About two-thirds of respondents say corporate earnings will rise this year, but most expect muted gains of 1% to 5%. More than 80% see higher earnings next year, however, with nearly half forecasting profit growth of 6% to 10% in 2017.

The managers expect stronger earnings, not richer price/earnings ratios, to power stocks’ advance next year. Only 26% look for the P/E on the S&P 500—16.5 times when the survey was distributed—to rise in the next 12 months.
The market for initial public offerings has been subdued in recent quarters, consistent with volatility and price pressure in the broader market. Some 43% of poll respondents see IPO demand escalating in the next 12 months, with one noting in written comments that the dissipation of recession fears bodes well for the new-issue market. But another manager stated that money “flowing out of actively managed funds” suggests reduced demand for IPOs.
Among investment vehicles, the Big Money pros are most positive on the outlook for low-cost exchange-traded funds, which have been steadily gaining popularity among retail investors.

They are most negative on hedge funds; some prominent ones have stumbled badly in the past year. Mutual funds elicited mixed sentiment, with 58% of managers positive on their prospects and 42% negative.
THE BEARS’ CAMP STAYED CONSTANT in our latest survey, at 16% of respondents, and their forecast is grim. They expect the Dow to plummet to 16,450 by the end of the year and remain around that level in the first half of 2017. They see the S&P 500 trading at 1898 next June and the Nasdaq Composite priced at 4372, about 10% below recent levels.
According to roughly a fourth of respondents, subpar earnings are the biggest threat to stocks’ advance. Another 20% or so worry most about an economic slowdown or recession, while 15% cite continued economic and market turmoil in China. Most Big Money managers expect the Chinese economy to grow by 5% to 6% in the next year, although some 25% look for GDP gains of 4% or less. Beijing officially has targeted growth of 6.5% to 7% this year.
Matthew Clark, state investment officer at the $13 billion South Dakota Investment Council, says he’s mildly bearish about stocks. He reckons the S&P 500 could end the year around 1870 and tick up to 1900 by mid-2017. Clark thinks stocks are overvalued by about 10%; valuation concerns recently prompted the fund to lower its equity stake to 63% from 70%. Even so, it’s buying energy stocks, as it considers oil undervalued at a recent $43 a barrel.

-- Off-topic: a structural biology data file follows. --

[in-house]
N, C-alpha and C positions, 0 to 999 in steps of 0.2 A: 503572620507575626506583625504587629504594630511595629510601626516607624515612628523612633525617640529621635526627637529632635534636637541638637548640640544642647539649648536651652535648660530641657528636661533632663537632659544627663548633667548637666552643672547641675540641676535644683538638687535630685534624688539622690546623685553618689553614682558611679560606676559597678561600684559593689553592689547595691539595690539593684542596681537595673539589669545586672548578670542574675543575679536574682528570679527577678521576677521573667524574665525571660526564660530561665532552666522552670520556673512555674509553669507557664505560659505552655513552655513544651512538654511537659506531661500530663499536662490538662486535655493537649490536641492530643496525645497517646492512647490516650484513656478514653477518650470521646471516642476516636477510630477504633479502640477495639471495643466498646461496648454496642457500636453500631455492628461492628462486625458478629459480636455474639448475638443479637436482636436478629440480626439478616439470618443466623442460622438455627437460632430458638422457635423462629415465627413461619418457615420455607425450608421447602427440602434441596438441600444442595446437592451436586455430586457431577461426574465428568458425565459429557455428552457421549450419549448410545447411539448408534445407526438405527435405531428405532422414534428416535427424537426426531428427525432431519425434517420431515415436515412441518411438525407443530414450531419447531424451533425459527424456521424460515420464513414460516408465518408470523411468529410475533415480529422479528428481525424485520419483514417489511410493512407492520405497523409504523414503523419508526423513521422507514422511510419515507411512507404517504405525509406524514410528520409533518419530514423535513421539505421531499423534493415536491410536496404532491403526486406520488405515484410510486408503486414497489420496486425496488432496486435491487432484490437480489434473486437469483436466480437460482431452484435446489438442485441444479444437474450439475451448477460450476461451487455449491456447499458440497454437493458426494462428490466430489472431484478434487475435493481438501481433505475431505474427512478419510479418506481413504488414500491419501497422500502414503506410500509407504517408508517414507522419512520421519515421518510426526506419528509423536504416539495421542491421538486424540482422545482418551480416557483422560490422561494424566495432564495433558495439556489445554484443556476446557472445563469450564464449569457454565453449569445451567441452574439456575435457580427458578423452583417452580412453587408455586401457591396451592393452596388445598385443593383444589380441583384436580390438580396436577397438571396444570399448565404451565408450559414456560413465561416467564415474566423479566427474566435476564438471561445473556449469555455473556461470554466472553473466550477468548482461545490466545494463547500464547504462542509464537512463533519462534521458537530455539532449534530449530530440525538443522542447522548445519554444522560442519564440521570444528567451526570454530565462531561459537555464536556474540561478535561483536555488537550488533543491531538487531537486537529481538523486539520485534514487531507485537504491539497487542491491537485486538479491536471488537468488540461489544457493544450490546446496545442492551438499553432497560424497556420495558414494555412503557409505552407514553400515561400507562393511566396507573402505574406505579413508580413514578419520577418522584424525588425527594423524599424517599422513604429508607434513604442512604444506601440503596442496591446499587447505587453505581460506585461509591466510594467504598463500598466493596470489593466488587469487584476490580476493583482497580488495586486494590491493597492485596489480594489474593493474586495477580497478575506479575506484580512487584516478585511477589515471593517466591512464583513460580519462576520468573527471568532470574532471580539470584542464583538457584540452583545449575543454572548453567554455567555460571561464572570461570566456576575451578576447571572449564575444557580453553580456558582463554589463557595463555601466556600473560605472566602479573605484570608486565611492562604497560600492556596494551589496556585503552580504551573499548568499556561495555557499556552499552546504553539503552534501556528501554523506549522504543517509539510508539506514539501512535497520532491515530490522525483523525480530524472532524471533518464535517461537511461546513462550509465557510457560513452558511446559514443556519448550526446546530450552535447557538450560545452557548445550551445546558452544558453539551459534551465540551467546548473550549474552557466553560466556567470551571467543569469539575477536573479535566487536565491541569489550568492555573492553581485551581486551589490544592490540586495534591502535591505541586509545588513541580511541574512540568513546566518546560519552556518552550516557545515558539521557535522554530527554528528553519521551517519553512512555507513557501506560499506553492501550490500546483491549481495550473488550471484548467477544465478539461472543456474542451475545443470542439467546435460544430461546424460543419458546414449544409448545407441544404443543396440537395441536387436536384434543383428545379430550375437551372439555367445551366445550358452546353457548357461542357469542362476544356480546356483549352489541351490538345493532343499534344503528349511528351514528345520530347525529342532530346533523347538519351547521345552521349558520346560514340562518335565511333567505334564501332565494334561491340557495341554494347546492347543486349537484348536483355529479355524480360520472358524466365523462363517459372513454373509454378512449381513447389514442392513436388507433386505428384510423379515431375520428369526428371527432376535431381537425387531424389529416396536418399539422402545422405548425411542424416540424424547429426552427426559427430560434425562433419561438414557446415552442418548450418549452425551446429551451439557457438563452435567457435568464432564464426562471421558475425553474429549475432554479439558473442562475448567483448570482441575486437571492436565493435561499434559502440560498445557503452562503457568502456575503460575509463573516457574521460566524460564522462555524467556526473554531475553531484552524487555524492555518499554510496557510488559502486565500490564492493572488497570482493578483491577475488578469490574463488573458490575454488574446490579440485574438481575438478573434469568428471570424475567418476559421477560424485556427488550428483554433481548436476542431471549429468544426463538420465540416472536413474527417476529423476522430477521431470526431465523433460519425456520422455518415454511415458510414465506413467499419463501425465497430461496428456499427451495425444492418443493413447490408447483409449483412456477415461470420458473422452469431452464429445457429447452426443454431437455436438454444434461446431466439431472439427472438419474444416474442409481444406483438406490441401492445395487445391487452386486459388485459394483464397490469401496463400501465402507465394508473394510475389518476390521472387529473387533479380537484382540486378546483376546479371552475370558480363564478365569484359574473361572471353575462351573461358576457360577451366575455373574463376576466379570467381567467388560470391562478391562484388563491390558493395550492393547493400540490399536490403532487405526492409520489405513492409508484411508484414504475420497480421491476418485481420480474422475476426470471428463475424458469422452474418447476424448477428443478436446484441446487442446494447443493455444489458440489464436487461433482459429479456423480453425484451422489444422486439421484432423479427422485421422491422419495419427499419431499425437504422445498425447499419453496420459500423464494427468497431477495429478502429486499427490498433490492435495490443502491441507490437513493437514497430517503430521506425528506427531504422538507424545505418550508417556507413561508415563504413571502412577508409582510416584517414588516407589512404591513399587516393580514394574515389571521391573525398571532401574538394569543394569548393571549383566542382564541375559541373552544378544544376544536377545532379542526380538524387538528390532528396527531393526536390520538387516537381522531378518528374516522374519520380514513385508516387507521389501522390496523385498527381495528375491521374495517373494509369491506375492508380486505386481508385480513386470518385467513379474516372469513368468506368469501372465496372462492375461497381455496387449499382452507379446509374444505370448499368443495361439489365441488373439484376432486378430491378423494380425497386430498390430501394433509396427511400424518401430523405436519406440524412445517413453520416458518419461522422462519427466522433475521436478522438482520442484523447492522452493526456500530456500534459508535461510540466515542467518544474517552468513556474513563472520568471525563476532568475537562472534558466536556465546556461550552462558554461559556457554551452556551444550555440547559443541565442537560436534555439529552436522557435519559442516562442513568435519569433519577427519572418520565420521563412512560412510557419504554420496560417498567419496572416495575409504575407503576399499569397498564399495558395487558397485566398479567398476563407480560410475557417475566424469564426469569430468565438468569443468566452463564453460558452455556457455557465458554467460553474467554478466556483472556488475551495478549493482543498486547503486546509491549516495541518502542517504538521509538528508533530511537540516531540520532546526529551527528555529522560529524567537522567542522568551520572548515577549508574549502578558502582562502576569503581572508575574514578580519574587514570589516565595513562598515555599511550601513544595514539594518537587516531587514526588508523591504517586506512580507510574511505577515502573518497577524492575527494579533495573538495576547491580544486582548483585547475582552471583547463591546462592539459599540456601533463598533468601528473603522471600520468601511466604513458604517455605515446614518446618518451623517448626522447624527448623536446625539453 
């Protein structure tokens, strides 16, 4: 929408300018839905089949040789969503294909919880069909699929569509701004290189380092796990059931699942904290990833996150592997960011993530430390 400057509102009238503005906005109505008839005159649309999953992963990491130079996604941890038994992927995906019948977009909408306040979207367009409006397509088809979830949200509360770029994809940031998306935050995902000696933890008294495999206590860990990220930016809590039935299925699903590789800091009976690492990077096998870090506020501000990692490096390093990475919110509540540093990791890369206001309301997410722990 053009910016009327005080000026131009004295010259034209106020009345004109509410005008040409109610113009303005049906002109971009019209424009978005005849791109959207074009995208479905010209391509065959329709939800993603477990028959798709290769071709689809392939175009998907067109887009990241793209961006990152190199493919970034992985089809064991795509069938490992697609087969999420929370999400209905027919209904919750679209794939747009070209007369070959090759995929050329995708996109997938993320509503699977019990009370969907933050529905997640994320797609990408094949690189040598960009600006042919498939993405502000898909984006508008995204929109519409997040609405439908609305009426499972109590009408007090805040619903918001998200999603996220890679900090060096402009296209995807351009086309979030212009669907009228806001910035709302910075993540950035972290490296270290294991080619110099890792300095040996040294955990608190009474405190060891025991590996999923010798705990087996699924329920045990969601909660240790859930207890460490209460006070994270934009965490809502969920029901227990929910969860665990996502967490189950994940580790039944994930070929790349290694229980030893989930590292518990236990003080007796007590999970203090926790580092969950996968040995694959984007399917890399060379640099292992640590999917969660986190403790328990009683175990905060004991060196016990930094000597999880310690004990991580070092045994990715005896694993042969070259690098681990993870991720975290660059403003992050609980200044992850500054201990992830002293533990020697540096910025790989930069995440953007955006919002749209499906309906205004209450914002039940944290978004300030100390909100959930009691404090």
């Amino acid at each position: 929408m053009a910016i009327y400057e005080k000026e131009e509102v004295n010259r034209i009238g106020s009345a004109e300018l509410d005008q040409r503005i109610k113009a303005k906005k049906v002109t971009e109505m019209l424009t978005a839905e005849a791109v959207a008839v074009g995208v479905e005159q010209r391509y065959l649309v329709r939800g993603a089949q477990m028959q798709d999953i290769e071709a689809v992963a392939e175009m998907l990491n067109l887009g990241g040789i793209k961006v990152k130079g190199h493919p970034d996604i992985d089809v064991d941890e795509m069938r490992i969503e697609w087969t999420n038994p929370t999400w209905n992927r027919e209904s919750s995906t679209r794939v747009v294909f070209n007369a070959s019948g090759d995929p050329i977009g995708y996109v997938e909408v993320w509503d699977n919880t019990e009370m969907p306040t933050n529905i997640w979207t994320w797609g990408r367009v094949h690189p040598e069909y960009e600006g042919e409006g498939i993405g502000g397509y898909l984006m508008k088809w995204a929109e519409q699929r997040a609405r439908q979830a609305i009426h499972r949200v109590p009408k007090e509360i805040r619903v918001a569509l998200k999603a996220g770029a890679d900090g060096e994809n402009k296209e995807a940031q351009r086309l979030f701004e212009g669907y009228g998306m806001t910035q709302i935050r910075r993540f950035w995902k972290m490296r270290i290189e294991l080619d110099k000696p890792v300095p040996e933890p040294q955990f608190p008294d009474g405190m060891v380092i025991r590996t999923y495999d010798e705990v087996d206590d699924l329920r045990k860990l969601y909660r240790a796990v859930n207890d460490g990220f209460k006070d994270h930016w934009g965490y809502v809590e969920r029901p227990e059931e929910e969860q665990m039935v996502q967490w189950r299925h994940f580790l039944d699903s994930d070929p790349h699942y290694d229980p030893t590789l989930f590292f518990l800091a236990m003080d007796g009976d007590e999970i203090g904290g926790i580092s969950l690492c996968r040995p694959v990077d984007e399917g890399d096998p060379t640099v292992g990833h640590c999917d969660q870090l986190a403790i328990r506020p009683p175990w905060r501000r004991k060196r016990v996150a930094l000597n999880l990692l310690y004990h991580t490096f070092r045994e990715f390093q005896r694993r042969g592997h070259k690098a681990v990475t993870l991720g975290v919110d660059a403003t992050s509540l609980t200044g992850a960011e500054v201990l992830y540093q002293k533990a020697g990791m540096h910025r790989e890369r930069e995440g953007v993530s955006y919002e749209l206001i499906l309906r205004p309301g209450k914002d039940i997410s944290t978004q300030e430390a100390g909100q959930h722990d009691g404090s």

Neil Rose, chief investment officer of Cadinha, a Honolulu firm with about $1 billion under management, says he’s worried about “stretched valuations” and “serious structural economic problems” abroad. And, because of the uncertainty surrounding the presidential campaign, he is “uncomfortable leaning forward without knowing what the rules of the road will be.” Rose sees the Dow retreating to 16,000 by year end and to 15,500 in the first half of next year. He has 20% to 25% of the firm’s assets in cash and 20% in Treasury bonds.
THE BIG MONEY MANAGERS used to spell fear “F-E-D,” a reflection of their worries about how poorly stocks might perform when the Federal Reserve finally ended its quantitative-easing, or asset-buying, program to drive down interest rates. In America, at least, QE ended in the fourth quarter of 2014. Since then, the focus has been on when the central bank might start raising rates again.
The Fed hiked its federal-funds rate target by a quarter of a percentage point in December and signaled at that time that it might lift rates four more times this year. But it passed on a rate hike in the first quarter, citing global economic conditions, and interest-rate expectations have been falling ever since. Thirty-seven percent of Big Money managers now look for just one rate increase this year, and 50% expect two; only 9% think rising rates will pose the biggest threat to stocks this year.